By Matt Rooney
I found out about Senator John McCain’s passing at a Saturday wedding, Save Jerseyans, so unlike most of the political/social media universe, I had a little healthy time to reflect on the legacy of this navy hero, iconic U.S. Senator from Arizona, and a two-time presidential hopeful who played the part of conscience (or foil) at some key points in the political debates of modern American history.
Perspective is a good thing. More people should spend twice as much time thinking as they do reacting in my humble opinion, but social media typically provides too much temptation. Trite responses and straight-up nastiness seem to dominate the conversation. Half of Facebook and Twitter immediately eulogized John McCain, “The Maverick,” as the Second Coming; the other half decried him as a modern Judas who barely earned the right to a Christian send-off.
The truth? He was a human being. Nothing more, nothing less. And McCain’s human-ness might be the reason why so many found him either lovable or loathsome.
McCain’s public life began with a singularly heroic act of bravery:
In 1967, after he was shot down over North Vietnam, McCain (the son of an admiral) languished for the next 5+ years in the infamous Hanoi Hilton. He could’ve gone home early because of his rank and connections, sparing himself a lot of loneliness and pain; McCain refused, wanting to go home only in the order in which he was captured. It’s an experience which undeniably shaped the brash young pilot and changed him in ways that I’m not qualified to understand and neither are you unless you’ve had a similar experience.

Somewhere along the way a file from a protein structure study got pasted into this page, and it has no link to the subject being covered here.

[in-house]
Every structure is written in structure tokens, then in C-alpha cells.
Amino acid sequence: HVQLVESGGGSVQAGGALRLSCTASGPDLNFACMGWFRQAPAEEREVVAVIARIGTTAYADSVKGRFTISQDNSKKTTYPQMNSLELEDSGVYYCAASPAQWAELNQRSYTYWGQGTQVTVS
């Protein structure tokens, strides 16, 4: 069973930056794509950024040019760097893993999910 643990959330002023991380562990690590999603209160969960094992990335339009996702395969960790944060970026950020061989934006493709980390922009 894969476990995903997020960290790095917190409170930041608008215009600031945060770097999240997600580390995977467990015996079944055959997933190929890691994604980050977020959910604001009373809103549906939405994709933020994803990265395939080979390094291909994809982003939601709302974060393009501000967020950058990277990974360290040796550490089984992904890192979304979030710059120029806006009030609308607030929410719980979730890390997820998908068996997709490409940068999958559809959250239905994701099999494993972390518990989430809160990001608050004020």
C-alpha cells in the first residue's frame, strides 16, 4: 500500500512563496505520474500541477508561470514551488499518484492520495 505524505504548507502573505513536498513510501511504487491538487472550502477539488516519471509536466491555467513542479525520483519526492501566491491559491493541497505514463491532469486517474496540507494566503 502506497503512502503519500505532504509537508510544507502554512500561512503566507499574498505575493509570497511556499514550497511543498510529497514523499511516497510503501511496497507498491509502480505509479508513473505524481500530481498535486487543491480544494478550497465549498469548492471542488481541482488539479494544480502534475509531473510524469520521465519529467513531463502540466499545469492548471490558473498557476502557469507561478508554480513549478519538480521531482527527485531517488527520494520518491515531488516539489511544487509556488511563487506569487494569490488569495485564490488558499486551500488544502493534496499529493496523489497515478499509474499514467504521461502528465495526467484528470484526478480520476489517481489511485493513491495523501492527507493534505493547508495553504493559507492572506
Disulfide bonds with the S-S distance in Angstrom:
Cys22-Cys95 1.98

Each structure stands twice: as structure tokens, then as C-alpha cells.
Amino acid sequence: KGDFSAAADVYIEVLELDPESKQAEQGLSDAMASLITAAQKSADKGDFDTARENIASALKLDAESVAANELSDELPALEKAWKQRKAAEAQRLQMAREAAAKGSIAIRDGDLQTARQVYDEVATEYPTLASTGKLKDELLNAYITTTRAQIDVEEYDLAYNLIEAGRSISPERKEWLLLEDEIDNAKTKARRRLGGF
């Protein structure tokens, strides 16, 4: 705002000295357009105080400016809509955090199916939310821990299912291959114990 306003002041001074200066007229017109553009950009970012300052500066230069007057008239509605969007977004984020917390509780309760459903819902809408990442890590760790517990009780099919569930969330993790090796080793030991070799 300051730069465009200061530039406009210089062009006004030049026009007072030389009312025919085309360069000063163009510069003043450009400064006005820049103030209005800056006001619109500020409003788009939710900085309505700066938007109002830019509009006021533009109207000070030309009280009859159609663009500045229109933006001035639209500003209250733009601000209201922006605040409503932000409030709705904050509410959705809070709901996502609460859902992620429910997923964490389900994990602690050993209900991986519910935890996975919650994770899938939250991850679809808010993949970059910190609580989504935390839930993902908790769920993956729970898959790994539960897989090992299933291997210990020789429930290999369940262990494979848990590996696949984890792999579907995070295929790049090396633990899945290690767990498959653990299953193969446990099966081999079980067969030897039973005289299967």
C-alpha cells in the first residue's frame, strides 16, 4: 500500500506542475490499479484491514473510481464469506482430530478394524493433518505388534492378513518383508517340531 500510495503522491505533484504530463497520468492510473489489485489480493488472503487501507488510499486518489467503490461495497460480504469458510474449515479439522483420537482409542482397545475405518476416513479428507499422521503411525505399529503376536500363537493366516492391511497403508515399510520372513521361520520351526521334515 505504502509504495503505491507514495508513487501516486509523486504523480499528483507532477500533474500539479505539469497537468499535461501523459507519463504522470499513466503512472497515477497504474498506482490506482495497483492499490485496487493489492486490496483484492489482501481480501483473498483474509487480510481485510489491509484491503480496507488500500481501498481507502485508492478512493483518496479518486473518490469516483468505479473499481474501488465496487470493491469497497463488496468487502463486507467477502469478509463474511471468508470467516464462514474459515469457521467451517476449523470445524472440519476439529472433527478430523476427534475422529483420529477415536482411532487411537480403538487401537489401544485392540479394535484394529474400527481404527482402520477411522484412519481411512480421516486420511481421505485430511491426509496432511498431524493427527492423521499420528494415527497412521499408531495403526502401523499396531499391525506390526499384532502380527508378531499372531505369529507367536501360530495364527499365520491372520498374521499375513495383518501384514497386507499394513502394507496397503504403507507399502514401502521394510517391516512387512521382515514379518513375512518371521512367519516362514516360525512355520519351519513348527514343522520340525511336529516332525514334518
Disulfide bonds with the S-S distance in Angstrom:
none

There were plenty of other times since his release from prison that McCain displayed valor, or at least a willingness to take risks. His dignified acceptance of his fatal brain cancer diagnosis — something he was willing to discuss on national television — is an example for us all.
But the end of his life also revealed the other side of McCain, and I’m not even talking about the Comey dossier. On July 28, 2017, shortly after learning of his cancer diagnosis, McCain gave a “thumbs-down” vote to the GOP’s final, great attempt to repeal the Affordable Care Act aka Obamacare, a move which he followed up with a speech calling for a return to “civility” in the Senate. He could have helped end America’s dangerous and expensive experiment with socialism in the health care arena — something against which he spent much of his life fighting — but he balked when it mattered most.
Unadulterated stubbornness? Overconcern at the end of his days with preserving his “maverick” brand? Or uncontrolled emotion given his own instant medical challenge?
I’d wager a bit of all three. McCain had principles and felt things deeply, but he also frequently allowed his temper and grudges to undermine his party’s laudable initiatives and, I’d argue, his own legacy. He was often far meaner and aggressive in beating up his fellow Republicans than the liberals, and the Media, who did him no favors in Election 2008 when their favorite disloyal Republican stood in the way of Barack Obama. You may say he “put country ahead of party,” especially if you’re insistent upon putting everything in the context of our present Trumpian reality; I’d argue that McCain was often unable to put higher pursuits ahead of McCain, consciously or not.
Again, we’re all part sinner and part saint.
Evil is real. So is goodness. The vast majority of human beings nevertheless fall somewhere in between Hitler and Christ.
Senator McCain was no different. He inspired us and he deeply disappointed us. He achieved great things and also missed out on greatness, largely due to his own flaws. He was a famous man, but he certainly wasn’t a marble man.
Good luck finding a consensus as he’s laid to rest. McCain wasn’t a consensus builder. If one develops? We should always speak honestly of the good and bad public figures accomplished during their lives. Politicians are people, and we might be doing them (and the republic which Senator McCain loved) a disservice when we contort their post-mortem biographies to fit our ideological narratives or lionize/demonize them to serve that same worldview. Life, and people, are a lot more complicated than all that.